BAO talks to Ndidi Nwuneli the Founder of LEAP Africa, Co-Founder of AACE Food Processing & Distribution, and a Director at Sahel Capital Partners & Advisory Ltd, on what makes (LEAP) Africa different, and its impact on youth, business owners and social entrepreneurs in Africa.
Question 1: Tell us about your businesses. What do you do exactly?
Ndidi Nwuneli is the Founder of LEAP Africa, Co-Founder of AACE Food Processing & Distribution, an indigenous agro-processing company, and a Director at Sahel Capital Partners & Advisory Ltd., an advisory and consulting firm focused on the agribusiness and nutrition sectors in West Africa.
She started her career as a management consultant with McKinsey & Company, working in their Chicago, New York and Johannesburg Offices.
Ndidi holds an M.B.A. from Harvard Business School and an undergraduate degree with honors in Multinational and Strategic Management from the Wharton School of the University of Pennsylvania.
Ndidi was recognized as a Young Global Leader by the World Economic Forum and received a National Honor – Member of the Federal Republic from the Nigerian Government. She was listed as one of the 20 Youngest Power African Women by Forbes. Ndidi serves on numerous international and local boards including Nestle Nigeria Plc., Nigerian Breweries Plc., Globethics.net, Godrej Consumer Products Ltd. India and Royal DSM Sustainability Board, Netherlands and Fairfax Africa Holdings Canada.
Ndidi is the author of “Social Innovation in Africa: A Practical Guide for Scaling Impact,” published by Routledge in 2016.
Question 2: What was the idea behind LEAP Africa? Mention one impact in Nigeria?
Leadership Effectiveness, Accountability and Professionalism (LEAP) Africa, established in 2002, is a non-profit committed to developing dynamic innovative and principled African leaders. We recognise that raising leaders is critical to nation building and wealth creation. Over the years, LEAP has inspired and equipped youth, business owners and social entrepreneurs to lead ethically while implementing initiatives that transform their communities and organisations for better; sustaining livelihood and contributing to national development. LEAP achieves this through its training programmes, publications and e-Learning.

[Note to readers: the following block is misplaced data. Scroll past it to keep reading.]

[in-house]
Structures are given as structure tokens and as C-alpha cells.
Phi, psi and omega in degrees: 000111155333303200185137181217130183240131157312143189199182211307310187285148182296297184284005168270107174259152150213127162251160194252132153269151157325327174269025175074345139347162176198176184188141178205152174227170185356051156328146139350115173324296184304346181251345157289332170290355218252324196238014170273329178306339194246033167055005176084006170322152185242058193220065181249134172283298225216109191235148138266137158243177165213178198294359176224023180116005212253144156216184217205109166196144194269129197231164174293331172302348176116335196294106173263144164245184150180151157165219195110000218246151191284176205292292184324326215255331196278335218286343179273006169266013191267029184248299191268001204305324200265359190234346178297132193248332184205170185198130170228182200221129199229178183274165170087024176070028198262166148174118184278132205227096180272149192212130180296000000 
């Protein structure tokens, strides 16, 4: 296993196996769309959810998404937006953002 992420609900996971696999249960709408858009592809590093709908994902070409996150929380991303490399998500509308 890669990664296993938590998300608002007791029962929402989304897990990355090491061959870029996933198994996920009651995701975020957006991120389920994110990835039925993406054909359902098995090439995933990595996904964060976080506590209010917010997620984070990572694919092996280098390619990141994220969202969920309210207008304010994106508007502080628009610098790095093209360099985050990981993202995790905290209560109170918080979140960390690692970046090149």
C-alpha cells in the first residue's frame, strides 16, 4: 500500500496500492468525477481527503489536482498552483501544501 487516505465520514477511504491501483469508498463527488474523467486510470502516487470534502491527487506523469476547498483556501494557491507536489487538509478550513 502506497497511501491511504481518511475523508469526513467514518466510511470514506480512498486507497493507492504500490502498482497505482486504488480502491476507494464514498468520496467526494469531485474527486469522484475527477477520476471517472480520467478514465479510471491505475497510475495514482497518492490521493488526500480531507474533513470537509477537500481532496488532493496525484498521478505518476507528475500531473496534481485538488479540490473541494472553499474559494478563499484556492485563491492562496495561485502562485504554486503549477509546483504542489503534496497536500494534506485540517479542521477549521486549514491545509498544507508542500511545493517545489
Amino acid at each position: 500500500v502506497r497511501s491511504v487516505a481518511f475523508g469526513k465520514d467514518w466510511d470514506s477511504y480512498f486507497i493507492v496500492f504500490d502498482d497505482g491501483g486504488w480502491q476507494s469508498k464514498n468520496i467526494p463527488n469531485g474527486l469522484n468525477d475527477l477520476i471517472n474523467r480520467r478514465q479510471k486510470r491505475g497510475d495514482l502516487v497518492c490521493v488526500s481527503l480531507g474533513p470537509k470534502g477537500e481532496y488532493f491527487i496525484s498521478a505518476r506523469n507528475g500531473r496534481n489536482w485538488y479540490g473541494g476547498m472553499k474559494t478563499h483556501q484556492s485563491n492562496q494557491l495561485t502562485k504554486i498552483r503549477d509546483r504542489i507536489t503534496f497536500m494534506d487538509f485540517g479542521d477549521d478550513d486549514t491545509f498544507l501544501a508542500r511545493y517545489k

LEAP also actively conducts extensive research and this forms the basis for our books and leadership training curricula which are action-oriented guides to creating positive and lasting change in individuals, organisations and communities. To date, LEAP has published 11 books on topics such as ethics, governance, talent management, succession planning and corporate culture.
Since its inception, LEAP has trained over 50,000 Nigerians directly, supported the creation of over 1,000 change projects, and shaped the lives of over 250,000 Nigerians indirectly.
Our focus is captured under three pillars: YouthLEAP, BizLEAP, eLEAP
Youth LEAP – changing the mind-set of youth, equipping them to lead ethically and motivating them to deliver positive change in their communities.
- On this platform, two of our core programmes- iLEAD and LEAD the WAY , offer an innovative leadership development approach to students in public and private secondary schools, exposing them to the practical applications of invaluable leadership and equipping them with the knowledge and skills required to cope with life’s challenges and solve challenges in their communities by developing change projects.We also conduct a Training of Trainers (ToT) sessions for school teachers/ administrators, faith-based leaders and youth leaders, focused on equipping them with knowledge and skills to serve as role models, creatively and efficiently cultivate leadership and life skills in students towards personal and community transformation. With our Social Innovators Programme and Awards (SIPA), we build capacity and provide support to young Nigerians addressing social challenges, equipping them with the knowledge and skills required to institute systems and structures that would ensure the sustainability and growth of their organisations. Over the years, LEAP has graduated over 14,000 students, 60 social entrepreneurs and launched over 1000 community change projects across Nigeria.